China Exclusive: Injured Muslims tell of Lhasa unrest

14:42, March 21, 2008

Lying in a hospital bed, Ma Xiaolong, a survivor from Friday's turmoil in Lhasa, capital of the Tibet Autonomous Region, groans in pain.

Even his family members were unable to recognize him as the 24-year-old was burnt and scarred around his face, chest and legs.

"Why did they do this to me and my family?" Ma asked, in tears.

A Muslim from the neighboring Gansu Province, the young man opened a restaurant with his family on Baijiao Street, one of the worst-hit areas in the riot.

"The streets became chaotic and I closed the restaurant at around 3 p.m. that day after coming back from doing services at the mosque in the street with my brother and sister-in-law."

Soon, while staying on the second-floor of the building, the family found their restaurant besieged by a dozen young men and women shouting and trying to break the restaurant door with rocks.

The mob finally broke through the metal shutter nearly one hour later and began to spray gasoline around and set fire to the building.

"We were hiding in the toilet upstairs, but we could hear big noises outside," Ma said. "My sister-in-law was so scared and began to cry. Her husband covered her mouth with his hand, asking her to shut up."

The toilet was soon no longer safe as flames engulfed the wooden door and the smoke penetrated in.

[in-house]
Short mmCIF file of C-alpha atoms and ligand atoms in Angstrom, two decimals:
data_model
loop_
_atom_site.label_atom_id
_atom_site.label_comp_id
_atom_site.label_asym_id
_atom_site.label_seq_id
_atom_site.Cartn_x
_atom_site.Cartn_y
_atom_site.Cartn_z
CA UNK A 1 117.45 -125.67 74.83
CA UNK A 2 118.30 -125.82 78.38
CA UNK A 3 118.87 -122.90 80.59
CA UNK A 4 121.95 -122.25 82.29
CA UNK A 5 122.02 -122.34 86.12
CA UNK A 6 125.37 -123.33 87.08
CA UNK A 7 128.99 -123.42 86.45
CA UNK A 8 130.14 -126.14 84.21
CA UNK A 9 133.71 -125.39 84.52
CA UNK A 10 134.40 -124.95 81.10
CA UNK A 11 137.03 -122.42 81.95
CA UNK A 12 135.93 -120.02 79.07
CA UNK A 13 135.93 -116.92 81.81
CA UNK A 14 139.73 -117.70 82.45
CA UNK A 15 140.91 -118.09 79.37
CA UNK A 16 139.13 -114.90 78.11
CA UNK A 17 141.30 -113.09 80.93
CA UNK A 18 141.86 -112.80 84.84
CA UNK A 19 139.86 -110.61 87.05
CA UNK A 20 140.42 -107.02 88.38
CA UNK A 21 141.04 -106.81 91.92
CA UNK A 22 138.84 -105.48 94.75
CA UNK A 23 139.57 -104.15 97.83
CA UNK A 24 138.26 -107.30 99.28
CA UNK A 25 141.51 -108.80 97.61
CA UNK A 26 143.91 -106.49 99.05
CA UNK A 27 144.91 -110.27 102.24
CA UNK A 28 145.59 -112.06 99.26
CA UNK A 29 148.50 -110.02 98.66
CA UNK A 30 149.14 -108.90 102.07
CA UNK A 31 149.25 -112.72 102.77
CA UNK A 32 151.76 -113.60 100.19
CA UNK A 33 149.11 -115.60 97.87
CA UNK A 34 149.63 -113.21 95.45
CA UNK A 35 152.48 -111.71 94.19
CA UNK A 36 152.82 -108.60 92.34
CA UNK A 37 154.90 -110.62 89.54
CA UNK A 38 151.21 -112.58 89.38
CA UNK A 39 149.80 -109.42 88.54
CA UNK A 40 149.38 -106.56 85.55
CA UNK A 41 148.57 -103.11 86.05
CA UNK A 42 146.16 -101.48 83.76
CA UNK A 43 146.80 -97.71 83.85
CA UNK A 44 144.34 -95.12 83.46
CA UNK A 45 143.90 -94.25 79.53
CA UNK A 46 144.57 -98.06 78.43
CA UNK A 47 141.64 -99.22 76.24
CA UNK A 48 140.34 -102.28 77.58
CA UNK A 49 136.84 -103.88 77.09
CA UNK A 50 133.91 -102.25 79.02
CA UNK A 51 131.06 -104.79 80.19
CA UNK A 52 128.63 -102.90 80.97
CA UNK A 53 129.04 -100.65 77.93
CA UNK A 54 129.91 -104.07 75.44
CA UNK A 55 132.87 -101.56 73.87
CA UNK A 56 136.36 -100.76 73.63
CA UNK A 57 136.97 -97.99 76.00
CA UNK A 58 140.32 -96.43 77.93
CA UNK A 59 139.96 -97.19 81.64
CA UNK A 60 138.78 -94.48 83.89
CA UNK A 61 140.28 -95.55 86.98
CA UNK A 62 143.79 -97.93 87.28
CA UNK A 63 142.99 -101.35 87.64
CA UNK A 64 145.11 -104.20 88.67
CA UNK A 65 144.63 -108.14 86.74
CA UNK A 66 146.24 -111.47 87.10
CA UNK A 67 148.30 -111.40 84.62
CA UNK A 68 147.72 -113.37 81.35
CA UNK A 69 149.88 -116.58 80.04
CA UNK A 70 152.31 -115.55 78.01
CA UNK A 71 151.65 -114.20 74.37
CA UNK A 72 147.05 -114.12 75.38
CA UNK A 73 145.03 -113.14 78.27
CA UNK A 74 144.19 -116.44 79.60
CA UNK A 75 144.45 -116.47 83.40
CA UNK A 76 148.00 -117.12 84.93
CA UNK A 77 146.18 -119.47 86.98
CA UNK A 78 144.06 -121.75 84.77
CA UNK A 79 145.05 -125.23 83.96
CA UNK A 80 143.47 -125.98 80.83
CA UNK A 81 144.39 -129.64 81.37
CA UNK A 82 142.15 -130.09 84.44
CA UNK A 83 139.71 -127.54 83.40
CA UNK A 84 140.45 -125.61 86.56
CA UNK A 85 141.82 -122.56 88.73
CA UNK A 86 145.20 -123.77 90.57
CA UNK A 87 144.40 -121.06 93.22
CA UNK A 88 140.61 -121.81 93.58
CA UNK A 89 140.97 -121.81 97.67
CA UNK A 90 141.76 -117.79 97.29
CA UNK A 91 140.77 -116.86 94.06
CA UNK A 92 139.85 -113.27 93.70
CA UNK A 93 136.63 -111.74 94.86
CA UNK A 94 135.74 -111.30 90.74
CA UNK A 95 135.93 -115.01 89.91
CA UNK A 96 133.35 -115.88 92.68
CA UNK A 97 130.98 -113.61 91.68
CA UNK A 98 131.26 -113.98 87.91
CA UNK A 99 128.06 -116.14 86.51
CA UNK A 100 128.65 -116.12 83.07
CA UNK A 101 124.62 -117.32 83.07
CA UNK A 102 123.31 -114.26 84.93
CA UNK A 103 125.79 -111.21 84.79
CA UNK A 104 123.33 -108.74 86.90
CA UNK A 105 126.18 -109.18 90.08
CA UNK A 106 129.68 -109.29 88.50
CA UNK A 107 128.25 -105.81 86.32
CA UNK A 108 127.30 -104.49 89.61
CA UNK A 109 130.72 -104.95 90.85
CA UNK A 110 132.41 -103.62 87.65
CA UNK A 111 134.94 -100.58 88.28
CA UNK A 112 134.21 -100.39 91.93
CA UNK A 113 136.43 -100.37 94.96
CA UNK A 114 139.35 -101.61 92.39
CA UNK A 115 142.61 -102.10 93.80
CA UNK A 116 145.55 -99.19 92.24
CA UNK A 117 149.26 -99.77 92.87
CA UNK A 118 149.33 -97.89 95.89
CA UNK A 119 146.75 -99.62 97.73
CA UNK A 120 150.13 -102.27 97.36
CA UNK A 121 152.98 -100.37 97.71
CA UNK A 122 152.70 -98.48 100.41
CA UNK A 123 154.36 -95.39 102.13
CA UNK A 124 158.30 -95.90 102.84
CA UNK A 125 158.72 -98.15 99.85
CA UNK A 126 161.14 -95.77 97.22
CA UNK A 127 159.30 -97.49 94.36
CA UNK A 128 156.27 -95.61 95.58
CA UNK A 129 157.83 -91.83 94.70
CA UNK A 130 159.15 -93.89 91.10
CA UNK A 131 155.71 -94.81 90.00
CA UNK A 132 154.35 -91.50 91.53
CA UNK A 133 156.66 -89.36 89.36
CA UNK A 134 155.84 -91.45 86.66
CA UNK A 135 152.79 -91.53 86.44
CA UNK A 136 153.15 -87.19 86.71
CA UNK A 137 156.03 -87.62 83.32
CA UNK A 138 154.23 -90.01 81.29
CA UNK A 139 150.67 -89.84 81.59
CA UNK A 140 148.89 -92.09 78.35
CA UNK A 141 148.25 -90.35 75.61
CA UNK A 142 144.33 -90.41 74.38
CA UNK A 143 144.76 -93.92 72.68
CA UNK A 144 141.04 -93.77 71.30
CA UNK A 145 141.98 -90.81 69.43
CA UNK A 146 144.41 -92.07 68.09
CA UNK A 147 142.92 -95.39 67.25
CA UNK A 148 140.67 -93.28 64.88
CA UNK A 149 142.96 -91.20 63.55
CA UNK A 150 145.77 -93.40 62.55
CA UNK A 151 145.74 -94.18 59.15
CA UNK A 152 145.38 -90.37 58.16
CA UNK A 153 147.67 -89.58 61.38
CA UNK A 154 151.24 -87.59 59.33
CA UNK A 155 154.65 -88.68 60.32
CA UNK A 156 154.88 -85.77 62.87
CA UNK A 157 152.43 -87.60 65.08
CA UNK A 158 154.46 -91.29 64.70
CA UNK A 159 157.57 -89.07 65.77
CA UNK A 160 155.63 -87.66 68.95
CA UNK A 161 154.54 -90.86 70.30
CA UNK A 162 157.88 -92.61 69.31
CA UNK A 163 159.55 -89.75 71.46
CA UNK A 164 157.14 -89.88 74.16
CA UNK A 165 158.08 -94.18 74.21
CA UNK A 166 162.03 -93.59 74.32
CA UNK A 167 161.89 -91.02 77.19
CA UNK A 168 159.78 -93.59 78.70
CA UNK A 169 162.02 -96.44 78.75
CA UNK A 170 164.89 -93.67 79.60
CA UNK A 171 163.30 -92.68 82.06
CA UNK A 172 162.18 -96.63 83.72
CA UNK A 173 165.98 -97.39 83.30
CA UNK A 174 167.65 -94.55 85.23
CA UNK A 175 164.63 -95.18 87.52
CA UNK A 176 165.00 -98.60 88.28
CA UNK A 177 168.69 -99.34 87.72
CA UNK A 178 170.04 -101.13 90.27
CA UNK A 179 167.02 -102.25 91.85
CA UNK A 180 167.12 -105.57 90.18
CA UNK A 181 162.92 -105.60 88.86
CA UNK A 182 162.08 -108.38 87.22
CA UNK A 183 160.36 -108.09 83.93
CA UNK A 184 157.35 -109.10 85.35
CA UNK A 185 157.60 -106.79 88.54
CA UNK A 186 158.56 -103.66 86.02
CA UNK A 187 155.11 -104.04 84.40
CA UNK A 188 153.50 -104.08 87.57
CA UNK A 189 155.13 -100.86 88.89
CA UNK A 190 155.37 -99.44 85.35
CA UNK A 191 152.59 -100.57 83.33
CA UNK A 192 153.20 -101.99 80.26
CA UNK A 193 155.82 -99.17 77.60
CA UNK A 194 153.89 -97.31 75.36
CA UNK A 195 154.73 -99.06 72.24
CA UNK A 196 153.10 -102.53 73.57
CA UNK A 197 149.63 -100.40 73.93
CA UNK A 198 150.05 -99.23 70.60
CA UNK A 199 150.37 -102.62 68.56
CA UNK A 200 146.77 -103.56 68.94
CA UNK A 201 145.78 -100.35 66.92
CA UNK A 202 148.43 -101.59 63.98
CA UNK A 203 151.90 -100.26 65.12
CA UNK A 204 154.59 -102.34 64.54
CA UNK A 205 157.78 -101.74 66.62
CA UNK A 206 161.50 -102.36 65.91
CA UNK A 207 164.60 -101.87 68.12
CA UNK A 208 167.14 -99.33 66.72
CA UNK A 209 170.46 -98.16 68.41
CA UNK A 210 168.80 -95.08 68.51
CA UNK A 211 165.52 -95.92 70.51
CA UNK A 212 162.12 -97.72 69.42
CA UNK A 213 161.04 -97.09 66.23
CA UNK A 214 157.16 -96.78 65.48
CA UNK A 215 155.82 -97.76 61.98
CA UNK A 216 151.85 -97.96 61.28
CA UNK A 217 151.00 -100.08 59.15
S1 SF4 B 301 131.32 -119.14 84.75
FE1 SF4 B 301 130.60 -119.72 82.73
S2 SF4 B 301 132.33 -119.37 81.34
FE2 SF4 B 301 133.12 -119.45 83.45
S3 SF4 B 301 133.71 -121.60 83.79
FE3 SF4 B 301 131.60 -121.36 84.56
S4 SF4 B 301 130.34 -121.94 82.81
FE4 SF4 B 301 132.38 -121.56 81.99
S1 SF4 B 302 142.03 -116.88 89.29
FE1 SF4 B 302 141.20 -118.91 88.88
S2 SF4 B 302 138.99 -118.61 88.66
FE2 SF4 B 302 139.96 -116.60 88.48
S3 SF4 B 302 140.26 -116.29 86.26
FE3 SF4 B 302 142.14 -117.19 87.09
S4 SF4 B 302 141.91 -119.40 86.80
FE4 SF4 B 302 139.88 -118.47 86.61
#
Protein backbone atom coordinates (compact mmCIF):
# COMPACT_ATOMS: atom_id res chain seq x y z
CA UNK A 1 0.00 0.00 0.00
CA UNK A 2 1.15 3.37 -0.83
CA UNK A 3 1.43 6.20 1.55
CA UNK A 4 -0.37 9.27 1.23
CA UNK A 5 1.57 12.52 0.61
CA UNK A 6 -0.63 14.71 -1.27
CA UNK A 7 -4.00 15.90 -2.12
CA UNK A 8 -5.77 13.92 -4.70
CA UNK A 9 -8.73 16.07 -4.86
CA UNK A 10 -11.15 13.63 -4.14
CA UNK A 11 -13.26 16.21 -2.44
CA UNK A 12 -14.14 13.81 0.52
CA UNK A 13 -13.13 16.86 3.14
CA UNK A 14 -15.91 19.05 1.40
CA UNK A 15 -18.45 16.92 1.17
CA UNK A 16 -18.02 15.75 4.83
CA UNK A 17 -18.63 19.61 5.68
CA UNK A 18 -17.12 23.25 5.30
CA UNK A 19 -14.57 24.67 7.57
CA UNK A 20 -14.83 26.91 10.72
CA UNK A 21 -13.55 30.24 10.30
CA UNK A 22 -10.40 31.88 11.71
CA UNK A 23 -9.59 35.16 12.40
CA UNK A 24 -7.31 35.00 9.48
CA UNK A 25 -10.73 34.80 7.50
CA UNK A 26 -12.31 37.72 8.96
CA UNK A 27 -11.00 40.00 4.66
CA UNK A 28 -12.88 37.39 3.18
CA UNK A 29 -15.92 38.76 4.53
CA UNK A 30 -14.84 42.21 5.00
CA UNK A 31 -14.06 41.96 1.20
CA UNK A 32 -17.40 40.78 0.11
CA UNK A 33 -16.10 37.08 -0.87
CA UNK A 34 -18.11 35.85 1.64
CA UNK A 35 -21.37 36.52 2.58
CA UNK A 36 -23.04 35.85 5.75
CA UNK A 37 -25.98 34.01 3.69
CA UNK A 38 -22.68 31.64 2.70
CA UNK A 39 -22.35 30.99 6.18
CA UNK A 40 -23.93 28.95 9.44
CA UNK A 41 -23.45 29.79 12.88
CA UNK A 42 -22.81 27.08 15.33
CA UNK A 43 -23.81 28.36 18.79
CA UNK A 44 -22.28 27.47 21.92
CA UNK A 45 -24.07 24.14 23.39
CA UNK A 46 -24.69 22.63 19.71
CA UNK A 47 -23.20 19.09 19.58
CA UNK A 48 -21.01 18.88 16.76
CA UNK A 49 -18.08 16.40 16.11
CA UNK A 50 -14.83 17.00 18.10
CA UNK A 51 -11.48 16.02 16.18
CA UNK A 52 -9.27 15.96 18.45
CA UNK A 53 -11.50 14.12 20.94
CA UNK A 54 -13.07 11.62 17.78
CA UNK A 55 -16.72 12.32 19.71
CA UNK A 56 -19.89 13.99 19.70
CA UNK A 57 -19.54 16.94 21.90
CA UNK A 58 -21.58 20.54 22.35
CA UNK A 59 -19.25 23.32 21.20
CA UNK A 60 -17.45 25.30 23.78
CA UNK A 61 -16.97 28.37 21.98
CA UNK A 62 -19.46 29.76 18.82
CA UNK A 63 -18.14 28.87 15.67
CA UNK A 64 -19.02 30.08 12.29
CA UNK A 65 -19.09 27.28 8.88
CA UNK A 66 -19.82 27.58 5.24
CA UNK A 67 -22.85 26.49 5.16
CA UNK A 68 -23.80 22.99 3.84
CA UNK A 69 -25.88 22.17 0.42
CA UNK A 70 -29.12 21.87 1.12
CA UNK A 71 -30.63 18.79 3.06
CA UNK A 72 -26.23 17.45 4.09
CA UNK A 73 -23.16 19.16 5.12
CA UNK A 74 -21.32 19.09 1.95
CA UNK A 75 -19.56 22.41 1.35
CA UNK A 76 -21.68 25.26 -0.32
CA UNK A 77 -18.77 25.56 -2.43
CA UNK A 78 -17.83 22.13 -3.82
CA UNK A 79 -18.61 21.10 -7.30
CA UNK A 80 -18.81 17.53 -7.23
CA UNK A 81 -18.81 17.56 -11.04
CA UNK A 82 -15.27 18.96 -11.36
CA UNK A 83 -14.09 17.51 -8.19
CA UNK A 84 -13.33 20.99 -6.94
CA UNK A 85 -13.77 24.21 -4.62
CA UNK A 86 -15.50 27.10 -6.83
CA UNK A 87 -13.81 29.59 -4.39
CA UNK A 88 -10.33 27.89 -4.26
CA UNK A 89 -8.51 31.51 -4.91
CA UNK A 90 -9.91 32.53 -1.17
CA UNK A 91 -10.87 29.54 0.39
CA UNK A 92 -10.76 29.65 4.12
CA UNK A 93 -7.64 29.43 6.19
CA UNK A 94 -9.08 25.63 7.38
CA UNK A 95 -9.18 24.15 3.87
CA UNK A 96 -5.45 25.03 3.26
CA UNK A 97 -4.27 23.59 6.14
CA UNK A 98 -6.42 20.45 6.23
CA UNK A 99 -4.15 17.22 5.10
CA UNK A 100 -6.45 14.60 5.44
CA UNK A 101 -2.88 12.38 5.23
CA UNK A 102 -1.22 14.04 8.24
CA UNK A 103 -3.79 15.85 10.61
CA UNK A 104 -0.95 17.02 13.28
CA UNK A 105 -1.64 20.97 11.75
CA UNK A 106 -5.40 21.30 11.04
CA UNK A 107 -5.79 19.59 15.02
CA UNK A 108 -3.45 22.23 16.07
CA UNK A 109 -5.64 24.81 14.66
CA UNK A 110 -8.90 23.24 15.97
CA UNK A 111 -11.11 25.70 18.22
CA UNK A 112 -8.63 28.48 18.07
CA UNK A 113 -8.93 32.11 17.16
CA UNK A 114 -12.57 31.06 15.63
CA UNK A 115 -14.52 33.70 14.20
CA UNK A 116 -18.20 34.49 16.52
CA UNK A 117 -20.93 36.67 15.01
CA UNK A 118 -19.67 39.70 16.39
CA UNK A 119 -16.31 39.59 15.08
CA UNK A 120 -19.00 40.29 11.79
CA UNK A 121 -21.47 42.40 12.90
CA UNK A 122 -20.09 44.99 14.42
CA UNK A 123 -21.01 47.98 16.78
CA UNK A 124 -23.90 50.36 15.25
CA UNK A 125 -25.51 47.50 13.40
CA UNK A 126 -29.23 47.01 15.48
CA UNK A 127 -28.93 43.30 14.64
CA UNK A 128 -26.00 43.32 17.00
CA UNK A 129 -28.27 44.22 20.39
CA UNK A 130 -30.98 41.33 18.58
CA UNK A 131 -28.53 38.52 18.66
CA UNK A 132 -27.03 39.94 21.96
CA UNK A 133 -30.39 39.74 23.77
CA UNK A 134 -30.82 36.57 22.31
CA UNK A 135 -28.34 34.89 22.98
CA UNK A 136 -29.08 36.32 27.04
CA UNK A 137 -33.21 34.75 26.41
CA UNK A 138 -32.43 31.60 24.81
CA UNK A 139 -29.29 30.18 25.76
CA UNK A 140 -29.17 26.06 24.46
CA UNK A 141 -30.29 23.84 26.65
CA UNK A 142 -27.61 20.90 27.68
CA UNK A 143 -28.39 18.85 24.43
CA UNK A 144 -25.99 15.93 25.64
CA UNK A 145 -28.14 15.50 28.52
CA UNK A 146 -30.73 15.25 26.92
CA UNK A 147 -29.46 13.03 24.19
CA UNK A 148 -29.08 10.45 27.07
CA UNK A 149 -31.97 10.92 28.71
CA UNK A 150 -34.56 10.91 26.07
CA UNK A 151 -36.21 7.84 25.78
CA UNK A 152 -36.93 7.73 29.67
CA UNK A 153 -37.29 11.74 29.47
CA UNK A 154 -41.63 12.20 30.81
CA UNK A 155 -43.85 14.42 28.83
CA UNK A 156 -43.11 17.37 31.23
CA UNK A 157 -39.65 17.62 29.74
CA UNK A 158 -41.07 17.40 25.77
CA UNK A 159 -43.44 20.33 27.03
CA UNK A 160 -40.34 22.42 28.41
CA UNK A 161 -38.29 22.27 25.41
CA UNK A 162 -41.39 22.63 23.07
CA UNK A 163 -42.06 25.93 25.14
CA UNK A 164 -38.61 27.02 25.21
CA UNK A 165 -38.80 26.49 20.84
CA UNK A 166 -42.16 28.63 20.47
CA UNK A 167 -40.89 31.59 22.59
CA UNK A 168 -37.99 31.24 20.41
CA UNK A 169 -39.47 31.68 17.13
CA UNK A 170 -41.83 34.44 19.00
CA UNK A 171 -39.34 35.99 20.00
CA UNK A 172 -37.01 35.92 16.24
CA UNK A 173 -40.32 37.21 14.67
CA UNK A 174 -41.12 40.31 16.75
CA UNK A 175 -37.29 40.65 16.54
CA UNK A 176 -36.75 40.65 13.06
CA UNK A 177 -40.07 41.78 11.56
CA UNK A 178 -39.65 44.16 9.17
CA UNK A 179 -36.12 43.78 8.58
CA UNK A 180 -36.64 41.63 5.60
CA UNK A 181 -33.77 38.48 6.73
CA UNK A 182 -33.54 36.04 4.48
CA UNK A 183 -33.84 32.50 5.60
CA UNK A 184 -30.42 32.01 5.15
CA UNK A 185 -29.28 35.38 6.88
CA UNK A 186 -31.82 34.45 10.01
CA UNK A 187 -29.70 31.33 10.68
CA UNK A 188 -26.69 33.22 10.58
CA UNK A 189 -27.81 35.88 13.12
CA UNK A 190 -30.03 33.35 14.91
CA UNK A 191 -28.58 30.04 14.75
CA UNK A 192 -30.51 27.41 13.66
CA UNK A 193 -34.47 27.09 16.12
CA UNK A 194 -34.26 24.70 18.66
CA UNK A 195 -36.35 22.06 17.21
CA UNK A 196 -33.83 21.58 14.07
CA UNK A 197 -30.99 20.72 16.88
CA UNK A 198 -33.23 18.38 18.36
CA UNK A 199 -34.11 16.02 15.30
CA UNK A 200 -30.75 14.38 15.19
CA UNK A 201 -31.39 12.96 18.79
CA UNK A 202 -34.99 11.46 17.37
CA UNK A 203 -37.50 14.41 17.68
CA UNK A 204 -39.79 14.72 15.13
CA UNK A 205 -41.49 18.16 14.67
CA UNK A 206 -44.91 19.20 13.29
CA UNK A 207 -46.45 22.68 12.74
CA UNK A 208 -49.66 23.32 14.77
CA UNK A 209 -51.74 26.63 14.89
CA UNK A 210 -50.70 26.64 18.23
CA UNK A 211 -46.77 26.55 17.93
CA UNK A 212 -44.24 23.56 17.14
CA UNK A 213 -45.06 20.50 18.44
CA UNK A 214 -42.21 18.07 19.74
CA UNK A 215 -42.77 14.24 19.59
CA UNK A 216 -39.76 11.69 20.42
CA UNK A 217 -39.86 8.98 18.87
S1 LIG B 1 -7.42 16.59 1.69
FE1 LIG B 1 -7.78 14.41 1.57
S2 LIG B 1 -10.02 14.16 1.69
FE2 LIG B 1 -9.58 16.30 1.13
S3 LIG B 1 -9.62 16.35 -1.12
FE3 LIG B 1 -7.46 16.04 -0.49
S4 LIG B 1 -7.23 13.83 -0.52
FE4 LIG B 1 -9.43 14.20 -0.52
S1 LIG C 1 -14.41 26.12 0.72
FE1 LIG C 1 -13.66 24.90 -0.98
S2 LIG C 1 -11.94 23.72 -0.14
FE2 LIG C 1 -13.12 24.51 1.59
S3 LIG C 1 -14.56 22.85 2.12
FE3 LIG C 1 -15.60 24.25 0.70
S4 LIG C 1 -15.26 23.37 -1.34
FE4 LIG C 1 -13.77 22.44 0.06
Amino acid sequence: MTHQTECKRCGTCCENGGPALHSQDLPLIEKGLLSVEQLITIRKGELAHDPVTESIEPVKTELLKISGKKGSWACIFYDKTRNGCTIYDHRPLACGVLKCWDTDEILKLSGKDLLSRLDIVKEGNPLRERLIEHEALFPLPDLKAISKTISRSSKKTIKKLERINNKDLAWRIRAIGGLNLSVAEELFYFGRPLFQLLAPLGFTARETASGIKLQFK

"We could barely breathe and had to get out."

With no other choice, they jumped off the building and fell onto the ground of the yard in the neighboring mosque. There, more than 50 Muslims were busy putting out fires.

"Firebrand and rocks were raining down. We hid in the mosque with many other Muslims."

The Ma family, suffering from burns and bone fractures, were sent to the General Hospital of Tibet Military Command on Friday evening.

Li Suizhi, the hospital president, told Xinhua they were all out of danger.

"People's lives are getting better and better here. I don't know why they (the rioters) still have made troubles like this," Ma said. "I don't have any plan for the future now, but luckily, I have my family with me."

Another family member was not that lucky.

Ma Shequn, a steamed bun shop owner, was treated for stab wounds in the hospital. His shop on Jire Road was nearby the looted Bargor Street, a famous shopping zone for tourists in the downtown Lhasa. His family hid themselves in the shop but soon several vandals broke in.

"They came to beat us directly and we didn't dare put up any resistance, only begging," he said. "I know some of them. They were nice people before."

Ma finally managed to run out of the shop into the street. That turned out to be more dangerous as he was chased by a dozen rioters with long knives in hand this time.

He survived and was later hospitalized with the help of a Tibetan family that sheltered him.

"I don't know what's going on with my family members as I have lost contact with them. No one has answered the phone in the shop."


Souirce: Xinhua

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